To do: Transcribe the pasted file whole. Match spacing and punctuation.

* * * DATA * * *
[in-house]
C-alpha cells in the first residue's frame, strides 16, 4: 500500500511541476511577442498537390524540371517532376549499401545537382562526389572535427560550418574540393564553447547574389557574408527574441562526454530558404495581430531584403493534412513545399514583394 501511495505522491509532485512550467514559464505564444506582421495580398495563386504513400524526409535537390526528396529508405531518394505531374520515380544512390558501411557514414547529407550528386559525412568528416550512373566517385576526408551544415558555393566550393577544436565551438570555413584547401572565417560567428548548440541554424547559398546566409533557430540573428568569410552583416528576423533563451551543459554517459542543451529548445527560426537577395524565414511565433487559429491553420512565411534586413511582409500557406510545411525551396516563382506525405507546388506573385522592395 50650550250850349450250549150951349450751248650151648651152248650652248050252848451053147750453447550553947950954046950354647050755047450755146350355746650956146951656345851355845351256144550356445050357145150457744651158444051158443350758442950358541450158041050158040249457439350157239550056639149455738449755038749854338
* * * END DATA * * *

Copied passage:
[in-house]
C-alpha cells in the first residue's frame, strides 16, 4: 500500500511541476511577442498537390524540371517532376549499401545537382562526389572535427560550418574540393564553447547574389557574408527574441562526454530558404495581430531584403493534412513545399514583394 501511495505522491509532485512550467514559464505564444506582421495580398495563386504513400524526409535537390526528396529508405531518394505531374520515380544512390558501411557514414547529407550528386559525412568528416550512373566517385576526408551544415558555393566550393577544436565551438570555413584547401572565417560567428548548440541554424547559398546566409533557430540573428568569410552583416528576423533563451551543459554517459542543451529548445527560426537577395524565414511565433487559429491553420512565411534586413511582409500557406510545411525551396516563382506525405507546388506573385522592395 50650550250850349450250549150951349450751248650151648651152248650652248050252848451053147750453447550553947950954046950354647050755047450755146350355746650956146951656345851355845351256144550356445050357145150457744651158444051158443350758442950358541450158041050158040249457439350157239550056639149455738449755038749854338